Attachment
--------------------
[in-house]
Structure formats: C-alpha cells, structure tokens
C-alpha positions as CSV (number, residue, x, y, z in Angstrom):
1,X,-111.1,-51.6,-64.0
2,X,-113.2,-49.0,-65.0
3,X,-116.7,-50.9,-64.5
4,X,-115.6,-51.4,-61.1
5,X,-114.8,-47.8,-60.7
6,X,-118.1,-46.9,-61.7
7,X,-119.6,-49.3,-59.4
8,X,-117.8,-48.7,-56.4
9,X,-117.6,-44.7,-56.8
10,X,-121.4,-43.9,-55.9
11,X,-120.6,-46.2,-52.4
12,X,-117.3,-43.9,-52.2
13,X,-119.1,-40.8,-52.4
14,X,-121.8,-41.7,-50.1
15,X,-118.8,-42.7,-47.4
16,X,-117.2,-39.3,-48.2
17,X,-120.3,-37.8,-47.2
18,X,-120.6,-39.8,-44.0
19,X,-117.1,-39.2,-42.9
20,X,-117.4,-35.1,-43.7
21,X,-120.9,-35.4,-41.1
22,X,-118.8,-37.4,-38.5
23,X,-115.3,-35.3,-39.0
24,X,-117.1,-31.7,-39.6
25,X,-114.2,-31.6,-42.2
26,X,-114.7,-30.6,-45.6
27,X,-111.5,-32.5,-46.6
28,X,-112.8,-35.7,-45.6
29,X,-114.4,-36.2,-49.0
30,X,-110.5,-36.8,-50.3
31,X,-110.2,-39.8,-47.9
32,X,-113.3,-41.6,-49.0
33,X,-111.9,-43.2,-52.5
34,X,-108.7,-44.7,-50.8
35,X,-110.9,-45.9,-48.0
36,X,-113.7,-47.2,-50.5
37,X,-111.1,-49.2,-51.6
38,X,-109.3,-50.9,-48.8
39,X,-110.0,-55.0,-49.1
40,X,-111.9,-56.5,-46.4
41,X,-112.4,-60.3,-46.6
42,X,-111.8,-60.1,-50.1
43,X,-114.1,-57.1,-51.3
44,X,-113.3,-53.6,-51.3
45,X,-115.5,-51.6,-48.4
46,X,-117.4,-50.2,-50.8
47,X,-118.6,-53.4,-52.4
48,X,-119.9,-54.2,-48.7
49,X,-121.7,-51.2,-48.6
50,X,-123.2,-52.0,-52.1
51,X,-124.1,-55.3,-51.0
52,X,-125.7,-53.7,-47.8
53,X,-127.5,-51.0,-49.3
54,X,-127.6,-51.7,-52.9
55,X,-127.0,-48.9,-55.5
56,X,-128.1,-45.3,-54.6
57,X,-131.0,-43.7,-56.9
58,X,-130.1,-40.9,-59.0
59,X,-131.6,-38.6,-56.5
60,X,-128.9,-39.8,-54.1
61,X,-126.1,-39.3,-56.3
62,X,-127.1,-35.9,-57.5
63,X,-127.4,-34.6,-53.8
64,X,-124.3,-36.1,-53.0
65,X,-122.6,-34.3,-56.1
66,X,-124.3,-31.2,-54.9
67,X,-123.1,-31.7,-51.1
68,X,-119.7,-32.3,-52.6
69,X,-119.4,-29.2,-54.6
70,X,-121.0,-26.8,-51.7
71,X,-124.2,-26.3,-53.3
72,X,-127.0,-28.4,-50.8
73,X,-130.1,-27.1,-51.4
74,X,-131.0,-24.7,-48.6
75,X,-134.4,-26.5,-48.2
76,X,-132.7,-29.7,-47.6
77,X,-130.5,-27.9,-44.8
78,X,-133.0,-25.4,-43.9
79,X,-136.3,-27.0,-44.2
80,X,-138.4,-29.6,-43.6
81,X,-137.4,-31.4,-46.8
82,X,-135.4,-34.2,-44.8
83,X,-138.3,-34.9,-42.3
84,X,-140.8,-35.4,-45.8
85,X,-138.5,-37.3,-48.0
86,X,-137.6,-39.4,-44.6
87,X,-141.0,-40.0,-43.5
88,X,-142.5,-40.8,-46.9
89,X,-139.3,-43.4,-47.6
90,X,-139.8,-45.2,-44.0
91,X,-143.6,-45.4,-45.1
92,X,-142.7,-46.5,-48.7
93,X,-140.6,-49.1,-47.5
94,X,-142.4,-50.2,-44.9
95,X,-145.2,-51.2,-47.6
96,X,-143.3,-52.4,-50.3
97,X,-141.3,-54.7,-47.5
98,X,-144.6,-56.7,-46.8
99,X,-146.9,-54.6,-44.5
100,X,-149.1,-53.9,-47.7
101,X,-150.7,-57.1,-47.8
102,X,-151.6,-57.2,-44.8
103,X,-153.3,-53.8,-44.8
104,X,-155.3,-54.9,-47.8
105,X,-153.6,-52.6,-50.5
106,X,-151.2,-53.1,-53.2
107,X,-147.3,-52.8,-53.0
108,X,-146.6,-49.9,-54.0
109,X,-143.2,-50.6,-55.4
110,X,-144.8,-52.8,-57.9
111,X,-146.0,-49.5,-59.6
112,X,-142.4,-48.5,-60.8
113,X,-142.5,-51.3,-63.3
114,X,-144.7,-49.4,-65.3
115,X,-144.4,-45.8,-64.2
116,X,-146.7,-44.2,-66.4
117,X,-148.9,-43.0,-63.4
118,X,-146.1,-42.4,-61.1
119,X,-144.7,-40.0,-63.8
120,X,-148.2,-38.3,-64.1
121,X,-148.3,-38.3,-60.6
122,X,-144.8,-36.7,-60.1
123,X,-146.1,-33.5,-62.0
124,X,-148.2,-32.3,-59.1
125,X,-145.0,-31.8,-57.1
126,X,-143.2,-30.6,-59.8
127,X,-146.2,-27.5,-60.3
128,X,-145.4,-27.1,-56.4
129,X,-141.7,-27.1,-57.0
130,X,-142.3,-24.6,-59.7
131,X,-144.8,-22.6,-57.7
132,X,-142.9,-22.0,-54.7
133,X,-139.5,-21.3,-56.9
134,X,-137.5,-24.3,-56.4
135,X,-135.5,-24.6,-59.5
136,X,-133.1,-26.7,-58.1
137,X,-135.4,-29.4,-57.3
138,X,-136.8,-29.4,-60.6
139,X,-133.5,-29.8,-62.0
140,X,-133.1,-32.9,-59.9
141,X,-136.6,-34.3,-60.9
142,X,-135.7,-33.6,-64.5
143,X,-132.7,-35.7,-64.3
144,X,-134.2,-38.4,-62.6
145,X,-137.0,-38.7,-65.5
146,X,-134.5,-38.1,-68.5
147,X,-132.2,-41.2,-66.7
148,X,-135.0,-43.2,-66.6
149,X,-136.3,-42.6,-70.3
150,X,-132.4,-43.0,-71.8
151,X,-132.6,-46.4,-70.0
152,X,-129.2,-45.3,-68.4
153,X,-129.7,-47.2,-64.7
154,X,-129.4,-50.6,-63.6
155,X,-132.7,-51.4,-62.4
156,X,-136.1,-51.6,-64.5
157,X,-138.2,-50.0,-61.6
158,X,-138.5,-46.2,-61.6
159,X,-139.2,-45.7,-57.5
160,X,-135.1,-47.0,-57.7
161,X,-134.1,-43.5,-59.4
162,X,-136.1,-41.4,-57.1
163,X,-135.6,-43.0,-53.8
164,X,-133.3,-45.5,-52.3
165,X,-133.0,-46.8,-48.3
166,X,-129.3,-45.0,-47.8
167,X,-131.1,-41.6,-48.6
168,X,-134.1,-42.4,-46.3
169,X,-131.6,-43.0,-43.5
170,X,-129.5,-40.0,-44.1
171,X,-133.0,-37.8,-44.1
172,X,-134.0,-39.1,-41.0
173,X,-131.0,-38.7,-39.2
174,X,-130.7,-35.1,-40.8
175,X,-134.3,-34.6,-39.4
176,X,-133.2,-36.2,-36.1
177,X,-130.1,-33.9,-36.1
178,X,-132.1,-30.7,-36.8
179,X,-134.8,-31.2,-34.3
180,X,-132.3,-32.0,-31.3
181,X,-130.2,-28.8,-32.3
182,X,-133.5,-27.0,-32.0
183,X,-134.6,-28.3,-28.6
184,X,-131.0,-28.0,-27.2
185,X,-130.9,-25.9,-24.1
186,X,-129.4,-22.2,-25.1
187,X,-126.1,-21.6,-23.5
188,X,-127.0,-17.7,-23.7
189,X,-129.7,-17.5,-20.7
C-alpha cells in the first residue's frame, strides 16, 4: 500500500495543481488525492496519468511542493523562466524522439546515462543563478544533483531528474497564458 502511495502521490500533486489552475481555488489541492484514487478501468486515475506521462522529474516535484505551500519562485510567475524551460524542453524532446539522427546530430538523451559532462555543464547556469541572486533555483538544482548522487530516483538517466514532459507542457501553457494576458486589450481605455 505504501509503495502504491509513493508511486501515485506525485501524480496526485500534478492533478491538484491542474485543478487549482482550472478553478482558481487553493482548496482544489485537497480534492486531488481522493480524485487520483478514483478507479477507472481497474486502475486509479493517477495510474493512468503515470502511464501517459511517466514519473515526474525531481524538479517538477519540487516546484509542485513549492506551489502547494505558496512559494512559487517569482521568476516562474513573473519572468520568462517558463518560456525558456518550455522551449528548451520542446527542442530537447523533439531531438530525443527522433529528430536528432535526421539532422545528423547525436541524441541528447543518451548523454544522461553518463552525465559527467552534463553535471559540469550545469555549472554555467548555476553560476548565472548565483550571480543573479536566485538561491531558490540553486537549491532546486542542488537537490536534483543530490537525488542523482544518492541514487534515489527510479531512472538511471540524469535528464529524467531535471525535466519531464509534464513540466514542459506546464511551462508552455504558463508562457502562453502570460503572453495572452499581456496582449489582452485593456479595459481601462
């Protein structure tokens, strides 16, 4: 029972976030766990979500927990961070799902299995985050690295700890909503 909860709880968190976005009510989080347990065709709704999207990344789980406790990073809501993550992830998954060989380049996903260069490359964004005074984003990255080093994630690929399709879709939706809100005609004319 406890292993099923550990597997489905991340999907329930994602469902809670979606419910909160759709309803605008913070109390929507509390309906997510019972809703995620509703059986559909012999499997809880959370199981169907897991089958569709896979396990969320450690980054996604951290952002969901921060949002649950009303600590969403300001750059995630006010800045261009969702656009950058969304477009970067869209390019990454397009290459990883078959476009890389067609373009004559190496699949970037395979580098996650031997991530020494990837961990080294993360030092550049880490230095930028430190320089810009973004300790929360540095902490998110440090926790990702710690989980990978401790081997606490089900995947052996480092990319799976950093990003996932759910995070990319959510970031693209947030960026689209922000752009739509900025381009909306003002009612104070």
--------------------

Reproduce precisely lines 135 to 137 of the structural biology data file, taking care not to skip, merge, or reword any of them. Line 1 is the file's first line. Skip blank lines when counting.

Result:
132,X,-142.9,-22.0,-54.7
133,X,-139.5,-21.3,-56.9
134,X,-137.5,-24.3,-56.4